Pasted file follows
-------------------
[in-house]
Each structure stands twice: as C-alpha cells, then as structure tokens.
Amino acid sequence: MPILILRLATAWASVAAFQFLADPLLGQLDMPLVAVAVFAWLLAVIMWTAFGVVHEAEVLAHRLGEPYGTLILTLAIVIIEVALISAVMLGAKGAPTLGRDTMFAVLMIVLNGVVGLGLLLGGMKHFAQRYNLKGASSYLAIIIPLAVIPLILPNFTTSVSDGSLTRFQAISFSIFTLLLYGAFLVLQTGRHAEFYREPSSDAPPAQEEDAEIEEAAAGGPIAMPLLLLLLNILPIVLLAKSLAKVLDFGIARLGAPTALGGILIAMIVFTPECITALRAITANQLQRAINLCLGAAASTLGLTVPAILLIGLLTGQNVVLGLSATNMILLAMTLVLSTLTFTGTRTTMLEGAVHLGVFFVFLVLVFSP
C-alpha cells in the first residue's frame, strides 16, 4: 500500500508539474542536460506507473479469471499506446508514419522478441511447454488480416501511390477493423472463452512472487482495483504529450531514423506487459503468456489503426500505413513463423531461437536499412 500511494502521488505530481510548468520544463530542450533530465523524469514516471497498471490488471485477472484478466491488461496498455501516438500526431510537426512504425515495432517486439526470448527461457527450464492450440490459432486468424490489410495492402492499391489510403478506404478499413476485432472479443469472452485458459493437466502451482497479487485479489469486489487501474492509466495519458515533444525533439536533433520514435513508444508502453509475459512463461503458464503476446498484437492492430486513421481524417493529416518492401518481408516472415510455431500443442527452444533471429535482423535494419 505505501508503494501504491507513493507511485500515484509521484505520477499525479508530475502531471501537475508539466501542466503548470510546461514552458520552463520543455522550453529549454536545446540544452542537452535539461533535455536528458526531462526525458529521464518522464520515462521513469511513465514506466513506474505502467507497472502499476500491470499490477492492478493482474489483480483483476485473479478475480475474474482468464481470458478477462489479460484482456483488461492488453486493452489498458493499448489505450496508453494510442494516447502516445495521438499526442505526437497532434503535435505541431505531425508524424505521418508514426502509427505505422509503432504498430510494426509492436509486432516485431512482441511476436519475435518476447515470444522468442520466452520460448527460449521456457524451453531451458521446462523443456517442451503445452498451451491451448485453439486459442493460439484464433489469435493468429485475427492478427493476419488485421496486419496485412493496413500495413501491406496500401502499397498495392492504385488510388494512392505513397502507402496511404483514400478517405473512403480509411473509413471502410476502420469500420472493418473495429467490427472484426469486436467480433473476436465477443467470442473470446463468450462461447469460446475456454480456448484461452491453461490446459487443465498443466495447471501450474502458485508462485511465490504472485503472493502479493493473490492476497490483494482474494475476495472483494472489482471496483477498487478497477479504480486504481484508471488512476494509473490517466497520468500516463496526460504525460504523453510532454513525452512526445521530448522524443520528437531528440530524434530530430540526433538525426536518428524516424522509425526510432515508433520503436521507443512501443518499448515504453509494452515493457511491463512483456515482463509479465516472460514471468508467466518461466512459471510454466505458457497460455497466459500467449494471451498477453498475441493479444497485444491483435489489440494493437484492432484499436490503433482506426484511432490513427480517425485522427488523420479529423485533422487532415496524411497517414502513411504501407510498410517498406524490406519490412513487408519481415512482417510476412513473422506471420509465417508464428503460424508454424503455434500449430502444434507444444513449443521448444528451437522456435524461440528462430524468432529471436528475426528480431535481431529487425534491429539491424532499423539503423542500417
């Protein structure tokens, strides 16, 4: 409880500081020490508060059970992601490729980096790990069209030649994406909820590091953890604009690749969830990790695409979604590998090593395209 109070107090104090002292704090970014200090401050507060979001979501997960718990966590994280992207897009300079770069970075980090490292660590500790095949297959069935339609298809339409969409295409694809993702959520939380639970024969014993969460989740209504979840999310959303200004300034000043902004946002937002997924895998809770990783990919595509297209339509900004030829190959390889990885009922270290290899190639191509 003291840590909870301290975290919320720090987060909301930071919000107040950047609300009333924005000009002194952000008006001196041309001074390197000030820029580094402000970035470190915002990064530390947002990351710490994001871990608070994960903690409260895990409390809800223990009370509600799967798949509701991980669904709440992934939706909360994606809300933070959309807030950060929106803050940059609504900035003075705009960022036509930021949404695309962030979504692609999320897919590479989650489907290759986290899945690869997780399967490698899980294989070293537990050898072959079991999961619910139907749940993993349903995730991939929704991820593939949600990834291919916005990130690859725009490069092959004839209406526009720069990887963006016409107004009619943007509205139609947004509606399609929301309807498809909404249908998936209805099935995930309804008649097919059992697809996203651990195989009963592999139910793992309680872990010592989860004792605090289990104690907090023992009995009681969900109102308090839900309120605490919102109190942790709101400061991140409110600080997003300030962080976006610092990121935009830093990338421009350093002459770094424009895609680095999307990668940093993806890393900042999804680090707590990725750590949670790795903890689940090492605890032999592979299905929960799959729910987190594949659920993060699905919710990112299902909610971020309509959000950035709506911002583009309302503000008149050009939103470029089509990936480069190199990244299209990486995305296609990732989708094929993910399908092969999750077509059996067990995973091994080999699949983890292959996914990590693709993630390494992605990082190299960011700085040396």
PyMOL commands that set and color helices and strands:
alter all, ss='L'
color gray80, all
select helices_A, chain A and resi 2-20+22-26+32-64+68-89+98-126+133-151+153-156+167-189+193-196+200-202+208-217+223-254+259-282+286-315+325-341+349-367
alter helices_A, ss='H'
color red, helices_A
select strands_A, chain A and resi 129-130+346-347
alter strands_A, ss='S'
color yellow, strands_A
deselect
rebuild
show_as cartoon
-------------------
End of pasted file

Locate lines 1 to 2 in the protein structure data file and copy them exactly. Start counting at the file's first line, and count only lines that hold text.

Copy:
[in-house]
Each structure stands twice: as C-alpha cells, then as structure tokens.